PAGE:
In an attempt to fully understand the differences between USMGs and IMGs with respect to fatigue, stress, self-esteem, and personal growth, we analyzed the four scales’ scores as continuous variables, and we dichotomized each of them into “≥ mean” versus “< mean” as others have done previously.31,33 Because the results were similar for both analyses, we have elected to present the dichotomized versions for the sake of clarity. We constructed four separate multivariable models which included (1) one of these four scales and (2) the variables that would turn out to be independently associated with IMG (versus USMG) status from the multivariable model described above. We again used GEEs to control for influence from any single training program. We never entered the four scales into modeling together because they were all highly colinear. The colinearity we observed among fatigue, stress, self-esteem, and personal growth may provide an explanation to other variables’ validity evidence and support the intended inferences of these scales.
We analyzed data using STATA 8.0 (STATA Corp., College Station, Texas).
This study had participation from all six IM residency programs in Baltimore wherein we could establish that IMGs made up more than 25% of the house officer pool (range: 31–92%). We received surveys from 176 of the 225 house officers (78%). Our usable response rate, after excluding the nine U.S.-born IMGs, was 74%. Overall response rates at the different programs ranged from 73% to 88%. There were no statistically significant differences between responders and nonresponders in terms of gender, year of training, or program (all P values were nonsignificant).
Characteristics of respondents and comparisons between IMGs and USMGs
Table 1 displays demographic and other characteristics of the IMGs and USMGs. We put these statistically significant variables into a single multivariable model.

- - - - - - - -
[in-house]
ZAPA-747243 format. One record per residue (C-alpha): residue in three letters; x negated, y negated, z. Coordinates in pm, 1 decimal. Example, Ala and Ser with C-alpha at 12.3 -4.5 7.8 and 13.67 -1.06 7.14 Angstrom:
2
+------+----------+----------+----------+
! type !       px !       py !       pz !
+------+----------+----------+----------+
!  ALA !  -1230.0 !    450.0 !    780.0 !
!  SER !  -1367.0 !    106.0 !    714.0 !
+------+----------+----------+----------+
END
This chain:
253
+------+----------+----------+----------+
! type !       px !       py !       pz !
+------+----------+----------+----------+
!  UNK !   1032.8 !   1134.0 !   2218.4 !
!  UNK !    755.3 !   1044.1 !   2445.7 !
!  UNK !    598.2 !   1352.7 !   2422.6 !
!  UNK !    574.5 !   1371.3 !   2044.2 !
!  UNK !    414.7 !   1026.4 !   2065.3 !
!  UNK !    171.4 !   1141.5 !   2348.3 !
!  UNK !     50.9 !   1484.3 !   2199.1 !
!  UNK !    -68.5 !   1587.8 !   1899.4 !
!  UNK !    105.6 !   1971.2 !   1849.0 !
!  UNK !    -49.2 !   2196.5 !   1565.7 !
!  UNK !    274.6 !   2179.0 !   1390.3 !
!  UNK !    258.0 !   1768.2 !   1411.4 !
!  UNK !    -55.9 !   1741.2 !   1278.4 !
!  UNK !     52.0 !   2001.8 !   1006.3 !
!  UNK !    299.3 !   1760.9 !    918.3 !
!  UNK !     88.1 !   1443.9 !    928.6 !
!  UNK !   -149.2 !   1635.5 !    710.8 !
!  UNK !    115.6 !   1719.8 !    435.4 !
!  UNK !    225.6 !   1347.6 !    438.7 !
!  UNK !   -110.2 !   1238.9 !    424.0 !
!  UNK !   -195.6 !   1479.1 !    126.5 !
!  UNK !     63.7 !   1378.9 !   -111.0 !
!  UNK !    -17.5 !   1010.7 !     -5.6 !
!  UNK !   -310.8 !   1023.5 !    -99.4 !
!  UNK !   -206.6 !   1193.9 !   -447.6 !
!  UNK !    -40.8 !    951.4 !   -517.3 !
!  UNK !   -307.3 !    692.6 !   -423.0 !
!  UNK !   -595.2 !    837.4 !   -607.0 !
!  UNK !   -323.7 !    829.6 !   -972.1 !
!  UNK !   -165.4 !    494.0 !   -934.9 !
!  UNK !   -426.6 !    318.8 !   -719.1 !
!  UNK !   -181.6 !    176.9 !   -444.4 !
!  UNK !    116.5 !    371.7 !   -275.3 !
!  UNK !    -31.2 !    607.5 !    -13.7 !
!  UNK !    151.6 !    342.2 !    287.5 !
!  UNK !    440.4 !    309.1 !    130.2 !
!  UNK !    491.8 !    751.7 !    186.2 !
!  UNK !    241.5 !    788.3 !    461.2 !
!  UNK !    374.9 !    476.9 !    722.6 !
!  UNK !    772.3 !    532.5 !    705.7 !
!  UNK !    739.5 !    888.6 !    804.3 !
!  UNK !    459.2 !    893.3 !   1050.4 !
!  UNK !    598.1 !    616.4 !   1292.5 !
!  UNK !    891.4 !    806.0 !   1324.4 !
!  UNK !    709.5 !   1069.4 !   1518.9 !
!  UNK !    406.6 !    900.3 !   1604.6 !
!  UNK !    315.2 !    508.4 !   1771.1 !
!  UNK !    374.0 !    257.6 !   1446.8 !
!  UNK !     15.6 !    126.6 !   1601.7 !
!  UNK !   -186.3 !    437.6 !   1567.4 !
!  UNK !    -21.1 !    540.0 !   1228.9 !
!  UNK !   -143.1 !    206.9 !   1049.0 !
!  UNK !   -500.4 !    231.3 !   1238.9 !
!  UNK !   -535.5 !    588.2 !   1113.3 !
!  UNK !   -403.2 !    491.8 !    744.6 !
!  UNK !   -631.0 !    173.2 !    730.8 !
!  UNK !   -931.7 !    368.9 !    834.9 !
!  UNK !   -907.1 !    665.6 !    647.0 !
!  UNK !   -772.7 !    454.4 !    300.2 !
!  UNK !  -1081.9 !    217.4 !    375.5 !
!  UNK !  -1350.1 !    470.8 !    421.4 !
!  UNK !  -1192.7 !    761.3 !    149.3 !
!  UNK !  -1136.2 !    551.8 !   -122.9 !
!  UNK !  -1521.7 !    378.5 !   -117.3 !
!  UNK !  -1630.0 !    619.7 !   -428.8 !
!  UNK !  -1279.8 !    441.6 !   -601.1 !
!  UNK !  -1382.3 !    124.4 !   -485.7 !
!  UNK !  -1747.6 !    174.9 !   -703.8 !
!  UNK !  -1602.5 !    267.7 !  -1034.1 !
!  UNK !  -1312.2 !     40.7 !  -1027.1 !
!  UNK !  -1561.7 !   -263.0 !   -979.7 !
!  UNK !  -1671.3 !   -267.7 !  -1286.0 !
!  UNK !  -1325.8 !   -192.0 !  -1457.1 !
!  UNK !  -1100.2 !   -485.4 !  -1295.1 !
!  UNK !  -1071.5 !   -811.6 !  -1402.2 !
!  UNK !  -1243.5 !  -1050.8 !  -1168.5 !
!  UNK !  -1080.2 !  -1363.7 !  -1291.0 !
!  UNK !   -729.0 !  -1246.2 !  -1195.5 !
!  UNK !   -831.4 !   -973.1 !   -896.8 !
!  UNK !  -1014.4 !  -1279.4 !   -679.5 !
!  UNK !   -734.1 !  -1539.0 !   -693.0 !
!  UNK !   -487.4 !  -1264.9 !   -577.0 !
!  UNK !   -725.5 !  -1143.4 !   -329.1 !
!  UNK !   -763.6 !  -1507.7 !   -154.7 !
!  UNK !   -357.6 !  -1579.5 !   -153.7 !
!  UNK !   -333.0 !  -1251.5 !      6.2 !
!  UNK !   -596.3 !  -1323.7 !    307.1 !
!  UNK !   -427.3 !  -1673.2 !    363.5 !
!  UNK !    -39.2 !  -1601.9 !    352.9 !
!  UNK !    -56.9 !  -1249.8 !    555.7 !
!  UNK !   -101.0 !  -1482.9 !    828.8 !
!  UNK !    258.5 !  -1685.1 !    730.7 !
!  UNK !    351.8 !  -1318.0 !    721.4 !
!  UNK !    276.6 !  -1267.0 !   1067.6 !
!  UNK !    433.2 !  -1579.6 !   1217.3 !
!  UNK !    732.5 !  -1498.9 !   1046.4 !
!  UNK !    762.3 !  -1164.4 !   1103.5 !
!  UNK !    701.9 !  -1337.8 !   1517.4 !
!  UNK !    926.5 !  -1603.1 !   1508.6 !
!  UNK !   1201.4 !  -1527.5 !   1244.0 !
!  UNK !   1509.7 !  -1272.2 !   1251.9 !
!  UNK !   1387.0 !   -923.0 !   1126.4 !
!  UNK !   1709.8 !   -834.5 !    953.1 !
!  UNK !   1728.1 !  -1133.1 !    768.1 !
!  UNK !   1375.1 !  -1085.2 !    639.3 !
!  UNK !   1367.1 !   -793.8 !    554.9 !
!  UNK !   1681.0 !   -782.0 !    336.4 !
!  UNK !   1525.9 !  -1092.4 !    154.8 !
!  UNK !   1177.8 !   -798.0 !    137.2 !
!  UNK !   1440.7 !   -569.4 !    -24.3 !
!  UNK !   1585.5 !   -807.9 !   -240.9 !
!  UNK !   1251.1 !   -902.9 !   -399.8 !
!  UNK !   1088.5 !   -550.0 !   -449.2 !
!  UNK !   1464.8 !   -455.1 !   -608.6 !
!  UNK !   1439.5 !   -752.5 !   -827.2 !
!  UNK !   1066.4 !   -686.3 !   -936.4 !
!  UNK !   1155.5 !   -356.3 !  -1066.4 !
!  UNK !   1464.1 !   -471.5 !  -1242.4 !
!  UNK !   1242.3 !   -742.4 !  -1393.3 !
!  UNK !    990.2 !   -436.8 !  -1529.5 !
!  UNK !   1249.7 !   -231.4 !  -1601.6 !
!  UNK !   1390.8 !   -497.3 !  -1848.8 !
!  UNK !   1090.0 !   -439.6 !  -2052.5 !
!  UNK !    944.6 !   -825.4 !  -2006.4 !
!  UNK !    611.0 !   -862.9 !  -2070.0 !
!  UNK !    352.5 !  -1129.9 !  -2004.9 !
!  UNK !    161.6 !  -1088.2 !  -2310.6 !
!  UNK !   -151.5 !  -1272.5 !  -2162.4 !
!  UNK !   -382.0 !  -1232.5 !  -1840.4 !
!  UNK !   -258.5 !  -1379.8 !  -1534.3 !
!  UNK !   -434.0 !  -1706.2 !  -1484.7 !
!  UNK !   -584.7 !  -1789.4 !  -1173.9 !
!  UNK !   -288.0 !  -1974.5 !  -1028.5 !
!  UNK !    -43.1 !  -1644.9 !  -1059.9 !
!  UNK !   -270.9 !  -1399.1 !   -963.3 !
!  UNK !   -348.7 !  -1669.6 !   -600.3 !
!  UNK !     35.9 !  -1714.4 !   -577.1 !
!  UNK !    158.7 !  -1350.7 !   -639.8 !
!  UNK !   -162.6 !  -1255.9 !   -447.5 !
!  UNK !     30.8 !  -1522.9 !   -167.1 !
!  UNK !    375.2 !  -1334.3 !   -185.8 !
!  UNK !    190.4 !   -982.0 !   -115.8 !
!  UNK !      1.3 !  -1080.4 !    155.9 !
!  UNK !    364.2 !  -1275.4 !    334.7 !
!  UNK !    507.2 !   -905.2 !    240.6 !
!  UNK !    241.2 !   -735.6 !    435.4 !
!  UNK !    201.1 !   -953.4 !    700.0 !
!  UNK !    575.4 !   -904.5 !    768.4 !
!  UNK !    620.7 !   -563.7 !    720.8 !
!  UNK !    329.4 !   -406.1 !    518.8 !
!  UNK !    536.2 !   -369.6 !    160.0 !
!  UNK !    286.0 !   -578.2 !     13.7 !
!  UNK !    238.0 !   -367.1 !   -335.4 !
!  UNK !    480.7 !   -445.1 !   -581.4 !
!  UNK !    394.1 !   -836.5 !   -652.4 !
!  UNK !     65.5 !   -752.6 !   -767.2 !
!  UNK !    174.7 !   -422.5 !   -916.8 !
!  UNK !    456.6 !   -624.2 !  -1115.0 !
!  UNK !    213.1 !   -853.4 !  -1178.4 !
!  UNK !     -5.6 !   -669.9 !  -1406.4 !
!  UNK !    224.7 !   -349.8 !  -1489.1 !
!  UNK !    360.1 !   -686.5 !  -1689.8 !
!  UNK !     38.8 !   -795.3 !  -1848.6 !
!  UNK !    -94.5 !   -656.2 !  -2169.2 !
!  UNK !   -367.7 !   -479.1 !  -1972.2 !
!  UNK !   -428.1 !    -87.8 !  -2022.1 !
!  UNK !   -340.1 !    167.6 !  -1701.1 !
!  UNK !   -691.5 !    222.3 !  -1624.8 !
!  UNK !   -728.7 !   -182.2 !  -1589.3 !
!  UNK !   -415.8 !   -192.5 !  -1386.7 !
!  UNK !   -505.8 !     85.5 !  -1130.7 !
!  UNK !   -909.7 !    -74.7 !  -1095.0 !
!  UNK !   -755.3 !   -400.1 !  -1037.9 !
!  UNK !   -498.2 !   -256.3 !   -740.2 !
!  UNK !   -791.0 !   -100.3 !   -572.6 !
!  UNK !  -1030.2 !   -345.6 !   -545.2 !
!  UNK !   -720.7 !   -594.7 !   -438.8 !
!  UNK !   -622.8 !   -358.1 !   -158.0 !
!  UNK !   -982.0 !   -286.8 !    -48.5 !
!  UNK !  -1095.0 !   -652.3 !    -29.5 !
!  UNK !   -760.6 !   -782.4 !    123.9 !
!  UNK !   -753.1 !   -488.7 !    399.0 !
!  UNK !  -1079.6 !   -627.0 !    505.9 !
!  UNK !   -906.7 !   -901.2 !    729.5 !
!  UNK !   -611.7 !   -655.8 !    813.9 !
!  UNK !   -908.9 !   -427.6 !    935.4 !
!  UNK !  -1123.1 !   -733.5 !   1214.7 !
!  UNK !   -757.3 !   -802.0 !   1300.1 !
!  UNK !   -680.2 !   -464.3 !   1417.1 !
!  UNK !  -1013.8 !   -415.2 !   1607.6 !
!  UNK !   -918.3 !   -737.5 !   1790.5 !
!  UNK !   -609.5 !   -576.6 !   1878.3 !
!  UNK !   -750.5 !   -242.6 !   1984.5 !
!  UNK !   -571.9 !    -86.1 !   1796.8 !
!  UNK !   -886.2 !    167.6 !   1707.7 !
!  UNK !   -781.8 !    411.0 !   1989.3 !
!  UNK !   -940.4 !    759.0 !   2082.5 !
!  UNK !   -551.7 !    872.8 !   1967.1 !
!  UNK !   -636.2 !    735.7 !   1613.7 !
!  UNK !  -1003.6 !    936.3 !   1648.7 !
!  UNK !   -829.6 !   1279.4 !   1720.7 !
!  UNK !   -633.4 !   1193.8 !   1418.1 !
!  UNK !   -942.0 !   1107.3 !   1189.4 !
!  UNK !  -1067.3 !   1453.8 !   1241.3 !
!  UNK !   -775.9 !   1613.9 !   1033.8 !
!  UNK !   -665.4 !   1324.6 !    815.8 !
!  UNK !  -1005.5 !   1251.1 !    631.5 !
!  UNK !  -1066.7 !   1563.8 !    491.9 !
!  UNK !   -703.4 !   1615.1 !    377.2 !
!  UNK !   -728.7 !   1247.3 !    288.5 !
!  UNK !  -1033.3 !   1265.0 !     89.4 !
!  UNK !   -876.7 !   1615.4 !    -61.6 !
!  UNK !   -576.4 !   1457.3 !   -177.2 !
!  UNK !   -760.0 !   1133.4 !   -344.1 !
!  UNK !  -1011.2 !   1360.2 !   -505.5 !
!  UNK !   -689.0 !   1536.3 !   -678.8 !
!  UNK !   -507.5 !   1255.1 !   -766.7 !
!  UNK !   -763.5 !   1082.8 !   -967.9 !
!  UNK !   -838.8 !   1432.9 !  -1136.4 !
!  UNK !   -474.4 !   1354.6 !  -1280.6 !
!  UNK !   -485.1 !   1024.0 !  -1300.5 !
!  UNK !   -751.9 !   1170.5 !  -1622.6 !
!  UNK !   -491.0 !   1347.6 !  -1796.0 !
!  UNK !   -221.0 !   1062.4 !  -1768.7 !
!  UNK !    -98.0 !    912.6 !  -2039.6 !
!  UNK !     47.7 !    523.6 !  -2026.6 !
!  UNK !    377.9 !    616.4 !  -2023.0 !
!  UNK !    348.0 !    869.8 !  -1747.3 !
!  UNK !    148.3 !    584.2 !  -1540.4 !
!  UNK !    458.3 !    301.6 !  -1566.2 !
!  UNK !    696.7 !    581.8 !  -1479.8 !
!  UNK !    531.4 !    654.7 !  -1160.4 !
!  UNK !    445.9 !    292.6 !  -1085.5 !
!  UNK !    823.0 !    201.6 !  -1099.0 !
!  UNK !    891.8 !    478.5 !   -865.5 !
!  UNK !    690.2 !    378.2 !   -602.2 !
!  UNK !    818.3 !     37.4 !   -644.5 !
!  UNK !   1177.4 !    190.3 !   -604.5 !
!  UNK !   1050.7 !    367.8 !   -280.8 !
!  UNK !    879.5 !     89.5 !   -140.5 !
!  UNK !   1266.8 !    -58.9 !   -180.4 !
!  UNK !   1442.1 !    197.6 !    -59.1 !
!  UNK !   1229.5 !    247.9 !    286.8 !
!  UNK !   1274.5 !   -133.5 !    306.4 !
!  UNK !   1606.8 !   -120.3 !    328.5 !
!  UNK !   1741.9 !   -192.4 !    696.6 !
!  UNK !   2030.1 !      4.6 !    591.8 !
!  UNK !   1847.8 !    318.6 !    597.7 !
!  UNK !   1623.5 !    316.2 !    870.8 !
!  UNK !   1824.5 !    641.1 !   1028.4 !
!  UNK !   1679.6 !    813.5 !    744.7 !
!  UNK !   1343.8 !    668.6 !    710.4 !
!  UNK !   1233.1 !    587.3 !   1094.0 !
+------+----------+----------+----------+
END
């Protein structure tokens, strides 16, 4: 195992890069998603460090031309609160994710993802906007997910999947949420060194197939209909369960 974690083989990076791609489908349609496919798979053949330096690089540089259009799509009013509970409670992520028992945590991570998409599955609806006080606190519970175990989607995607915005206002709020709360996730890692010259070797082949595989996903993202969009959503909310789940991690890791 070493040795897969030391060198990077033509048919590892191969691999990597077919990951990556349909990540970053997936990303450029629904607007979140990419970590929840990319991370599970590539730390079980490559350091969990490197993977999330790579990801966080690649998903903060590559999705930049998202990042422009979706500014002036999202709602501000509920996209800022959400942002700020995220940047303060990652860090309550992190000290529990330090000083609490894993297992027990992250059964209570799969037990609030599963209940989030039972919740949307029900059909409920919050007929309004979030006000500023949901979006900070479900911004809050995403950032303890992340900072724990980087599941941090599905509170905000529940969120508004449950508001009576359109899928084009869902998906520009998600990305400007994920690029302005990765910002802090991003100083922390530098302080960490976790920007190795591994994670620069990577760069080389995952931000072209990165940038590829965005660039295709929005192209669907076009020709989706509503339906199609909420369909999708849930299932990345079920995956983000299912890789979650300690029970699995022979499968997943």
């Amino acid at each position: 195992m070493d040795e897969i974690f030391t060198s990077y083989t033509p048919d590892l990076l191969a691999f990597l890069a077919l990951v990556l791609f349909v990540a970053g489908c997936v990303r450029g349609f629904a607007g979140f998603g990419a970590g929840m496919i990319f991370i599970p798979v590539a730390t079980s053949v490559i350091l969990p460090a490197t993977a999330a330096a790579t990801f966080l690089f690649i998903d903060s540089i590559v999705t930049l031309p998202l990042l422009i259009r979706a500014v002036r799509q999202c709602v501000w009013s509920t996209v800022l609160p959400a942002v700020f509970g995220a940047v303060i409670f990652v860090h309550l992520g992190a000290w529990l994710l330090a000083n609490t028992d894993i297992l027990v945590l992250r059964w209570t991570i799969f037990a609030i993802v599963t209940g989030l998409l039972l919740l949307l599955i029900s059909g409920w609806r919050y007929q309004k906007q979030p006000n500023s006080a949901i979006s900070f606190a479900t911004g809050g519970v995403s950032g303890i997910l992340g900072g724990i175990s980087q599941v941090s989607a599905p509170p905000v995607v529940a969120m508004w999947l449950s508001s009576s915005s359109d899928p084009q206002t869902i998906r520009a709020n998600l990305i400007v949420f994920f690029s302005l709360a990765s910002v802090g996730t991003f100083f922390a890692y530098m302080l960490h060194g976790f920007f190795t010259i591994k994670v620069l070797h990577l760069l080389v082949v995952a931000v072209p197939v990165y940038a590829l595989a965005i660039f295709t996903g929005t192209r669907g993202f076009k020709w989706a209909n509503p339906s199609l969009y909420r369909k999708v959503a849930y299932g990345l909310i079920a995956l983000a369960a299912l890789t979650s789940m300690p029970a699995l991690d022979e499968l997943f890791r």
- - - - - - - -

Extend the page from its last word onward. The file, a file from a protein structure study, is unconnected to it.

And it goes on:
In the multivariable model shown in Table 2, three variables were independently associated with IMG status: IMGs were (1) more likely to have a native language other than English, (2) more likely to have practiced medicine before the current residency training, and (3) less likely to have debt >$50,000.
Performance on the four scales
Iowa Fatigue Scale.
This scale asks informants to consider the previous six months when responding. Respondents answer the 11 items on the scale using a five-point scale (“Not at all” to “extremely”). Scores of 40 to 55 indicate severe fatigue, 30 to 39 indicates substantial fatigue, and any score below 30 is considered normal. IMGs reported feeling significantly less fatigued compared with USMGs (Table 3); their mean overall fatigue score was 28.1 (SD: 6.9) as compared with 32.6 (SD: 5.6) for USMGs (OR: 2.67; 95% CI: 1.18–6.03). The internal consistency of this scale in our population was good, with a Cronbach alpha of 0.84.
Perceived Stress Scale.
This scale asks informants to consider the previous month when responding. The scale measures the magnitude of the stress of daily life with four questions assessed on a five-point scale (“never” to “very often”). Higher scores are associated with higher stress; there are no clear cutoffs defined for this scale. IMGs reported feeling less stressed compared with the USMGs (mean overall stress score was 5.9 [SD: 2.9] versus 6.5 [SD: 2.8]) (Table 3); however, this difference was not statistically significant (OR: 1.74; 95% CI: 0.71–4.25). The internal consistency of this scale in our population yielded a Cronbach alpha of 0.75.
Rosenberg Self-Esteem Scale.
This scale asks respondents to reflect on their current self-esteem. Higher scores indicate higher self-esteem. IMGs reported higher self-esteem than USMGs: 33.8 (SD: 4.9) versus 32.2 (SD: 4.1) (OR: 2.98; 95% CI: 1.18–7.53) (Table 3). The internal consistency of this scale in our population yielded a Cronbach alpha of 0.87.